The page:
Picture of raspberry pi computer on blue cloth

Back in 2012 my mother bought me the very first Raspberry Pi. It’s an awesome tiny computer, and I still have it today. Over the years I did a bunch of stuff on it, mainly web programming. I setup an e-mail server and learned how stringent the anti spam measures are; I setup a forum on it so classmates and I could coordinate meetings and project files for a class; And I hosted several hobby websites of mine.

One big part of all of these projects was being able to connect to the Raspberry Pi from outside my home network. Port forwarding the home router was simple enough. But I also wanted domain names for all of these projects, cause of course I don’t want to tell someone hey go to your internet browser and type “” or something. Plus residential internet plans usually assign IP addresses via DHCP.

For a while I just had my domains point to whatever my IP address at home was at the time. I used to live in a more rural part of America, so the IP addresses didn’t change that often for residential connections. So I’d only have to go and update my DNS settings for my domains once every couple months, at most. But then I moved to an apartment in a bigger city for college, and I brought my Raspberry Pi with me. A lot more people in the city obviously, and with that a lot more IP address changes. My IP address in my new apartment would change at least once a week, so updating my DNS settings manually was going to be an annoying hassle for me.

There are a couple DNS handling services out there like Dyn DNS. But those cost money or have limitations. If I was gonna start to spend money on my hobby websites I might as well buy server space somewhere cheap instead. But I was a stingy poor college student so that wasn’t going to happen.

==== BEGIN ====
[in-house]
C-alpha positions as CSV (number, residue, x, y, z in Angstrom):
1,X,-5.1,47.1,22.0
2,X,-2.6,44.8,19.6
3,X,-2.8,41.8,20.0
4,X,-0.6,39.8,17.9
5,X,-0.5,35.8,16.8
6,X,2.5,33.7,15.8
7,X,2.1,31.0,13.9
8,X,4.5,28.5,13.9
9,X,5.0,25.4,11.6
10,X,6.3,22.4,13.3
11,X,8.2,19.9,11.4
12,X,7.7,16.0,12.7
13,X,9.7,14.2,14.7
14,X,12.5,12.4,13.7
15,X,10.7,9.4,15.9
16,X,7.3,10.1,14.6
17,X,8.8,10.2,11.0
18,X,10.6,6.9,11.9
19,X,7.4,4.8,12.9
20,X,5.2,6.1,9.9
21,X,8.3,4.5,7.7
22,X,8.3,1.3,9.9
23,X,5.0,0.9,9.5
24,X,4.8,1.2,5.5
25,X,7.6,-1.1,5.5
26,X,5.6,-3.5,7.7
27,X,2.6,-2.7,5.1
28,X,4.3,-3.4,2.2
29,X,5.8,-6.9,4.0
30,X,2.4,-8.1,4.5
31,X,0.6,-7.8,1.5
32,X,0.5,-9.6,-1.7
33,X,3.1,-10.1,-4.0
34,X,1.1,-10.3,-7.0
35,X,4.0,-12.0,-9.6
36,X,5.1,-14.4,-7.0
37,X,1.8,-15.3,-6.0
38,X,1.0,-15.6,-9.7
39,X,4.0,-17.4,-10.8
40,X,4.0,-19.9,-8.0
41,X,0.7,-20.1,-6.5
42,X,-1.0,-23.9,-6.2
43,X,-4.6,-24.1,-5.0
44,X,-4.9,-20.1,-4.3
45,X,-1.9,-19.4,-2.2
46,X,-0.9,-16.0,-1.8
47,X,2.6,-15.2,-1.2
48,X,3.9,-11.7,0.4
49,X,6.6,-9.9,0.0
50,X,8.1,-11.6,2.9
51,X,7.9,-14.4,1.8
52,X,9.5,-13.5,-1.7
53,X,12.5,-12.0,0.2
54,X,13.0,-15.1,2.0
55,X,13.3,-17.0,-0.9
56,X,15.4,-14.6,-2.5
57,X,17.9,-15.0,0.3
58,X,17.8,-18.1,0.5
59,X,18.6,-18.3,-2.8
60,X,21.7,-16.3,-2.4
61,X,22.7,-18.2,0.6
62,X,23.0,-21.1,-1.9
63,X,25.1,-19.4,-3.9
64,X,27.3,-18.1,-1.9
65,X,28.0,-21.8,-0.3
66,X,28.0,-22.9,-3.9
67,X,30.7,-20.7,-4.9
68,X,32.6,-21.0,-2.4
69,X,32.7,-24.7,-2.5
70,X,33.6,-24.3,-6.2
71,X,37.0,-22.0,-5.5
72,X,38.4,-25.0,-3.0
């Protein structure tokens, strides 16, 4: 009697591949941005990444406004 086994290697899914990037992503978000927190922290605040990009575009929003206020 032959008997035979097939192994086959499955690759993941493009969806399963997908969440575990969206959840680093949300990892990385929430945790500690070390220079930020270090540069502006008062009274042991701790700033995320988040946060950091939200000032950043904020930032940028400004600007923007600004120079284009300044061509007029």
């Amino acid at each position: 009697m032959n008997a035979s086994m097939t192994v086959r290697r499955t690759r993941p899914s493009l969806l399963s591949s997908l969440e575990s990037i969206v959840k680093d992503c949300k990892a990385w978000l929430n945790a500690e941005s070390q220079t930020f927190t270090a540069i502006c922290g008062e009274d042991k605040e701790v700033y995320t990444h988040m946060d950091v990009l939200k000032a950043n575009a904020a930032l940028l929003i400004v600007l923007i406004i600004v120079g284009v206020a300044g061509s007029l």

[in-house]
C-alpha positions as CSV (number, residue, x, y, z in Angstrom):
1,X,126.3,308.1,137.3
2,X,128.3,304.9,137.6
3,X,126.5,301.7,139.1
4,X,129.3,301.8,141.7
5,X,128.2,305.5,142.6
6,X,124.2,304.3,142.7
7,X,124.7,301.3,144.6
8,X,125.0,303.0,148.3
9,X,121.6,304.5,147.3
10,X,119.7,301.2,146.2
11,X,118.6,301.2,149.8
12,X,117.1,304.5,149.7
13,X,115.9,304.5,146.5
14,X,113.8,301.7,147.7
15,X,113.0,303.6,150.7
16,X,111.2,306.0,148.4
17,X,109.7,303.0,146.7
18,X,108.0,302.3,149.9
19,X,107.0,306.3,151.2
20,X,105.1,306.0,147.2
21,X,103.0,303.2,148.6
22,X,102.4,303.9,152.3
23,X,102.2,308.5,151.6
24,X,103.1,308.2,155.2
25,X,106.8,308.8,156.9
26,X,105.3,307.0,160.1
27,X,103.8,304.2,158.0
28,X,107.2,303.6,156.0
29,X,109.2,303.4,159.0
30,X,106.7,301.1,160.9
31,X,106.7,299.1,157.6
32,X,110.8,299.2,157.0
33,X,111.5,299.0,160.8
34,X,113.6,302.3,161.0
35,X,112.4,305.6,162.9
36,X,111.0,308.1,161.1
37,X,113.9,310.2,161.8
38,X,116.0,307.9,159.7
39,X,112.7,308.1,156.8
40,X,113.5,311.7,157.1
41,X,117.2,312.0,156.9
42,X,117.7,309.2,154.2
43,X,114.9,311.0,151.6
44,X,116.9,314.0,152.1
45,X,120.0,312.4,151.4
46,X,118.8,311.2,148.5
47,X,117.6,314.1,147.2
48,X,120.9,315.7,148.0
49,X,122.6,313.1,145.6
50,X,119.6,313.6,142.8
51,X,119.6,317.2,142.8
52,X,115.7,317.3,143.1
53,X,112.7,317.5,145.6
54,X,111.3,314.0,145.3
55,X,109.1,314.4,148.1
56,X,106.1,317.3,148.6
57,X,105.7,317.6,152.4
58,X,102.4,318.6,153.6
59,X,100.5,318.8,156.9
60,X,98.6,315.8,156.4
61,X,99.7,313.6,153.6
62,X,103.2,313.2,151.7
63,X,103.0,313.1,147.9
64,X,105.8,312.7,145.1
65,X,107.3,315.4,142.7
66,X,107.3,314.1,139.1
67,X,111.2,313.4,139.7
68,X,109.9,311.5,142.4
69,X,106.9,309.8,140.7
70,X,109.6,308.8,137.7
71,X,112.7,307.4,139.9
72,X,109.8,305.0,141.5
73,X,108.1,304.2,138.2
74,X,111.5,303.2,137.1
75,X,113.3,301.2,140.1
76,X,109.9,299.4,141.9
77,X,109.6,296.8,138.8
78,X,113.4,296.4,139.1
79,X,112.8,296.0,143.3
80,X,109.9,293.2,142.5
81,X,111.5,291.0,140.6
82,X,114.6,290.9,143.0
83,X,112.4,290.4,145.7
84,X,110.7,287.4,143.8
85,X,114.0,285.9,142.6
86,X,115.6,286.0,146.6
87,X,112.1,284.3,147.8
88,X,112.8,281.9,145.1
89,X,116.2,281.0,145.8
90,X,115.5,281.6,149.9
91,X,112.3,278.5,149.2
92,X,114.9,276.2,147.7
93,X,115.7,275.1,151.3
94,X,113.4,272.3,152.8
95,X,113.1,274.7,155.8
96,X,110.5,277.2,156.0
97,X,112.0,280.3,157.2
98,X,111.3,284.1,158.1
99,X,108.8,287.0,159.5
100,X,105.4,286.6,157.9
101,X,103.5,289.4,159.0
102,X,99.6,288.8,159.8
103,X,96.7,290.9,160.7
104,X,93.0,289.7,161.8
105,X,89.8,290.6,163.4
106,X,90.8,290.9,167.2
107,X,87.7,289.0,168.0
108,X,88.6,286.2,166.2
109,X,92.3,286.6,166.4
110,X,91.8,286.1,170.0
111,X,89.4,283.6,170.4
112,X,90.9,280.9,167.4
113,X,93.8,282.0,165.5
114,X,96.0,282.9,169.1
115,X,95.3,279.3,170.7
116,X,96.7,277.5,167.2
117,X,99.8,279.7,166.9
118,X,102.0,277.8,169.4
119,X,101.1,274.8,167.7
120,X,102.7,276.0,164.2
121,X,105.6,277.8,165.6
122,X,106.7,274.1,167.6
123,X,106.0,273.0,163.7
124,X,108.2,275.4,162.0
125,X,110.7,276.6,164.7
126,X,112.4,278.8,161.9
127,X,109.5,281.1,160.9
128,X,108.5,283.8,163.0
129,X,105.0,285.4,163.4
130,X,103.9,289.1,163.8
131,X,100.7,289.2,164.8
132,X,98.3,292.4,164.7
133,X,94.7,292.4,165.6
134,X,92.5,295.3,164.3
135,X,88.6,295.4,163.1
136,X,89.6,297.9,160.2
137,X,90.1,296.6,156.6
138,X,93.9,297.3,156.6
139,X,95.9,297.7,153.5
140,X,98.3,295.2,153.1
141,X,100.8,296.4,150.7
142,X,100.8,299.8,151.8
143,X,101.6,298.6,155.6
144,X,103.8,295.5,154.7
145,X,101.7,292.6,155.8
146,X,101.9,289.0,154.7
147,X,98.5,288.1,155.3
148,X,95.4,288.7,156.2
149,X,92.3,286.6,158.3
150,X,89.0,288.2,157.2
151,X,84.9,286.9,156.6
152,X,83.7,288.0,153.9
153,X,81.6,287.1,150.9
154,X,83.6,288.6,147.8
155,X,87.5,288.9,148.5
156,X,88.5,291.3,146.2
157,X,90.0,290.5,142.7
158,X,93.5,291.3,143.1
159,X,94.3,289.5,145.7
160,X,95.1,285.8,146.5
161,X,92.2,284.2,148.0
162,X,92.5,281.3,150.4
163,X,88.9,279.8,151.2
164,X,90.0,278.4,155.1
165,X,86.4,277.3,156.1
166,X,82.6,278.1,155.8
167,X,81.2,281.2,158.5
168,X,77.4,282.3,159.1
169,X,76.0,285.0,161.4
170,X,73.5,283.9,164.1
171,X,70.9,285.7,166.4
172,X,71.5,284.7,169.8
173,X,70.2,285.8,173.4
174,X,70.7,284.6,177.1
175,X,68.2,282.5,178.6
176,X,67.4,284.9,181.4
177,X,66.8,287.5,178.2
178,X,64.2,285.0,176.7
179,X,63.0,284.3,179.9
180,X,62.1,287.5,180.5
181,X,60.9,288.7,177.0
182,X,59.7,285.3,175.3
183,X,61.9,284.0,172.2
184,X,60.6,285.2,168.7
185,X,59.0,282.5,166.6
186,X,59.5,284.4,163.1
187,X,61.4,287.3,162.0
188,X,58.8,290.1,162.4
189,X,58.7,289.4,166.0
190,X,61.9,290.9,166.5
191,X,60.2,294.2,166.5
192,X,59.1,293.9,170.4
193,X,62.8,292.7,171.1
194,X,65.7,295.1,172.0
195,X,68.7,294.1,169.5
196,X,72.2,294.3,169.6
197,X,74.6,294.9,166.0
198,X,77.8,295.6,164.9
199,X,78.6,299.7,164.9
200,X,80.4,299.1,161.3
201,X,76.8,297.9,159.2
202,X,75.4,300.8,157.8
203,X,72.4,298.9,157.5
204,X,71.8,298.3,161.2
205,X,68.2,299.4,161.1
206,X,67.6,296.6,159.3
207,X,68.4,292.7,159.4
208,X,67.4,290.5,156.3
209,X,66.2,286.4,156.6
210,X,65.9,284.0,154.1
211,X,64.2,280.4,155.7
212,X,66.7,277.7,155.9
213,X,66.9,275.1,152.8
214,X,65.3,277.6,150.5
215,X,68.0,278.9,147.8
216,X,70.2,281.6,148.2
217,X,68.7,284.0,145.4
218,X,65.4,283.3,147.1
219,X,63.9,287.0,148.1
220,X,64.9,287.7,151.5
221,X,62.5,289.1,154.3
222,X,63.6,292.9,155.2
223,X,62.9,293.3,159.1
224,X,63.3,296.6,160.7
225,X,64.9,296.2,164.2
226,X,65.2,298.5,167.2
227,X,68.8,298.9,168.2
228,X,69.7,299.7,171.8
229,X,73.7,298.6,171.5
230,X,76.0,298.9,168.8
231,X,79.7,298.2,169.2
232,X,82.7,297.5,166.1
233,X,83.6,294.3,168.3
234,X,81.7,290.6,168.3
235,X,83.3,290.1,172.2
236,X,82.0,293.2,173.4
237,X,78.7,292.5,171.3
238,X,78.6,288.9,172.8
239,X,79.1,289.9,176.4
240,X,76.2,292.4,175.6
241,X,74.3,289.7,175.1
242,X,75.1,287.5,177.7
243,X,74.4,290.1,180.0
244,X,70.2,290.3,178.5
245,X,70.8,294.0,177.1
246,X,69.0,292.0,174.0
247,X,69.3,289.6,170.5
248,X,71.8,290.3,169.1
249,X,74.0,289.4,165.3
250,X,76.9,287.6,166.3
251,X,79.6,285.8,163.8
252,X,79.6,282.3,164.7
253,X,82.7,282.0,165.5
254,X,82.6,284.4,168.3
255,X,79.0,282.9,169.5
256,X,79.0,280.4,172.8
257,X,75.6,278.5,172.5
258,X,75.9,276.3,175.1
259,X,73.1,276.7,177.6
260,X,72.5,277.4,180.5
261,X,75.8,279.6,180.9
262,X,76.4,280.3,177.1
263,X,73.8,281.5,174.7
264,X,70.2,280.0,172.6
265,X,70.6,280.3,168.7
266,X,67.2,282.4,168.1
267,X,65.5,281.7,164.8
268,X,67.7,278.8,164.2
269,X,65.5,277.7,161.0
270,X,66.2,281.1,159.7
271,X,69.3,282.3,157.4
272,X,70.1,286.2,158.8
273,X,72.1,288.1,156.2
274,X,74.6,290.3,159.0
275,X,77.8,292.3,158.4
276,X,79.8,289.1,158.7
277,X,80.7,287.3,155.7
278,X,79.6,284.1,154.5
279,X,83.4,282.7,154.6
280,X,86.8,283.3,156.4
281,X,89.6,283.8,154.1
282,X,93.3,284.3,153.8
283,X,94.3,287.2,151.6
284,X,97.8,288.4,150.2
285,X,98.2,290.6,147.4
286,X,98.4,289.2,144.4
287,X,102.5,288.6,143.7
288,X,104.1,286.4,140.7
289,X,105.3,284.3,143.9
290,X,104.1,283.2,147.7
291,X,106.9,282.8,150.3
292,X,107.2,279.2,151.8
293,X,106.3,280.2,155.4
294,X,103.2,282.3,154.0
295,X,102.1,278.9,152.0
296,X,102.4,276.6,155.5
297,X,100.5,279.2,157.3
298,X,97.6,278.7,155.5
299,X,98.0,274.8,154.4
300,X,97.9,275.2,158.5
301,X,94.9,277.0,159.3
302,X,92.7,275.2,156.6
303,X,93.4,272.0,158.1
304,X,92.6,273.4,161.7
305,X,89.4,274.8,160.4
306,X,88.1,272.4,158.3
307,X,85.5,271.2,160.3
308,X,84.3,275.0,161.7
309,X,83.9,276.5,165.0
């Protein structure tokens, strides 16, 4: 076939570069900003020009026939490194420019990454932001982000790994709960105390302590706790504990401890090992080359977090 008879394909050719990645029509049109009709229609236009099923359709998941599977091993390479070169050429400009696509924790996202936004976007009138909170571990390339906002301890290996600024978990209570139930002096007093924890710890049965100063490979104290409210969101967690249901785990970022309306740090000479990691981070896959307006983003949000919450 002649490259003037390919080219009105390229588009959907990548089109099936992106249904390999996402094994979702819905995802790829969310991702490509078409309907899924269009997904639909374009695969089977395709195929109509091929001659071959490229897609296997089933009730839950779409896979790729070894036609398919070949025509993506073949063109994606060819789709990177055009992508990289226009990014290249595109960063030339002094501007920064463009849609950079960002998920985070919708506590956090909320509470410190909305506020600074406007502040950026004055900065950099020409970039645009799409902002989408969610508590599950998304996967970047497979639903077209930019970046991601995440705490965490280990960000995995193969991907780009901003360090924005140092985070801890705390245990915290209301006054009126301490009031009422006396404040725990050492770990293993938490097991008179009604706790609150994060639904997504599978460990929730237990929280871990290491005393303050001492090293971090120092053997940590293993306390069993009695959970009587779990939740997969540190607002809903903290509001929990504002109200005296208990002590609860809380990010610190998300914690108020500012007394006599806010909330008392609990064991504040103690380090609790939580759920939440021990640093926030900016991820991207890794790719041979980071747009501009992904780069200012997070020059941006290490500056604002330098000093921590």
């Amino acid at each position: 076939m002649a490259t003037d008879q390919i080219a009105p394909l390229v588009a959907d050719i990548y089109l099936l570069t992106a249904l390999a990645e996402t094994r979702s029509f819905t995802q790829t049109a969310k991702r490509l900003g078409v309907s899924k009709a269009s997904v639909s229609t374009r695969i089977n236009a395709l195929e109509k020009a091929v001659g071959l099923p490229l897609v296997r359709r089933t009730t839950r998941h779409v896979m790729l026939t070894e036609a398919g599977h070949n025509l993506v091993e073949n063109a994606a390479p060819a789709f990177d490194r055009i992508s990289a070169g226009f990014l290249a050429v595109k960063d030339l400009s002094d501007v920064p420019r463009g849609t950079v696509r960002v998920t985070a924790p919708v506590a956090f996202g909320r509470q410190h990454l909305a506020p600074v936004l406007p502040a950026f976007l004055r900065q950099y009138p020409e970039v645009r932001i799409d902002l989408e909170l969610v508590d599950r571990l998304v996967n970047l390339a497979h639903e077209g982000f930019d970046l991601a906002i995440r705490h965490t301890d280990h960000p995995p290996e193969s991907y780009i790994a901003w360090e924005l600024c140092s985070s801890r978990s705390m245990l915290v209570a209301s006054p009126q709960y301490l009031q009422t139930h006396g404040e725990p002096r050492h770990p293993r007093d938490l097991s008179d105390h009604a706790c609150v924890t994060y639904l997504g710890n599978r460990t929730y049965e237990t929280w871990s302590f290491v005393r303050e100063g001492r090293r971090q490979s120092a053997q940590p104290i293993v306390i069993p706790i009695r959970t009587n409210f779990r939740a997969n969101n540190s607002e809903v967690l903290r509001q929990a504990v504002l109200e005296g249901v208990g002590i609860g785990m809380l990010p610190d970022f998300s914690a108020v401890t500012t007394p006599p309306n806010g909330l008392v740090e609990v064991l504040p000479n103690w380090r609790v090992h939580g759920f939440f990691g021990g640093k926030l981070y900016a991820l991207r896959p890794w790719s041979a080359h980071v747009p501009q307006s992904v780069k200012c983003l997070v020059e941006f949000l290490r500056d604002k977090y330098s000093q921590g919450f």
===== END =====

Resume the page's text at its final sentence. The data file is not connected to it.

So I looked into my domain registrar, name.com, and saw that it had an API. It was pretty simple and so I made a small bash script that would check what my home IP address was, and then send an API request to name.com to update my DNS settings in the event that my home IP address changed.


ip="$(host myip.opendns.com resolver1.opendns.com | grep "myip.opendns.com has" | awk '{print $4}')"

echo "Current IP:"
echo $ip

stored_ip=`cat stored_ip.txt`

echo "Stored IP: "
echo $stored_ip

if [ $ip != $stored_ip ]
curl -u '[USERNAME]:[API_KEY]' 'https://api.name.com/v4/domains/[MY_DOMAIN]/records/[RECORD_ID]' -X PUT --data '{"host":"","type":"A","answer":"'"$ip"'","ttl":300}'

sleep 5

curl -u '[USERNAME]:[API_KEY]' 'https://api.name.com/v4/domains/[MY_DOMAIN]/records/[RECORD_ID]' -X PUT --data '{"host":"www","type":"A","answer":"'"$ip"'","ttl":300}'

echo $ip > stored_ip.txt

insert+="$(date +%Y-%m-%dT%H:%M:%S)"

echo $insert >> ip_log.csv
echo "Updated domain IP address."


I had this script run on a cron every 5 minutes, and it worked great for my needs.

This isn’t the first version of the script actually. In my first version instead of storing the current IP in a file, I naively had it ping name.com to check what the IP address was in their DNS records. And apparently pinging name.com every 5 minutes was over their rate limit, so they cut me off for the rest of the month. When I e-mailed them to ask why my requests were failing they told me I went over their rate limit. So I asked what their rate limit was (because it wasn’t in their documentation at the time), and the support person didn’t know. But whatever my rate was (~288 requests a day given my calculations) it was over their limit.

As you can also see in my script above, I logged the time & date when my IP address would change. I still have the log from when I started in April 2018, and mapped it on a calendar. My IP address changed a total of 20 times in 4 months. Then after July 25th it didn’t change until May of the next year. I’m unsure why.

calendar with dates circled

Another nice thing about having a Raspberry Pi automatically updating a domain to point to my home IP address is playing videogames with my friends. A lot of videogames, especially older ones, don’t have automatic match making. Instead you have to host the server yourself and figure out how to have your friends connect themselves. When my friends would go to join my server, there’d be a place to type an IP address. But they could type something like tomscooldomain.com to connect, instead of me having to figure out my IP address and sending it to them.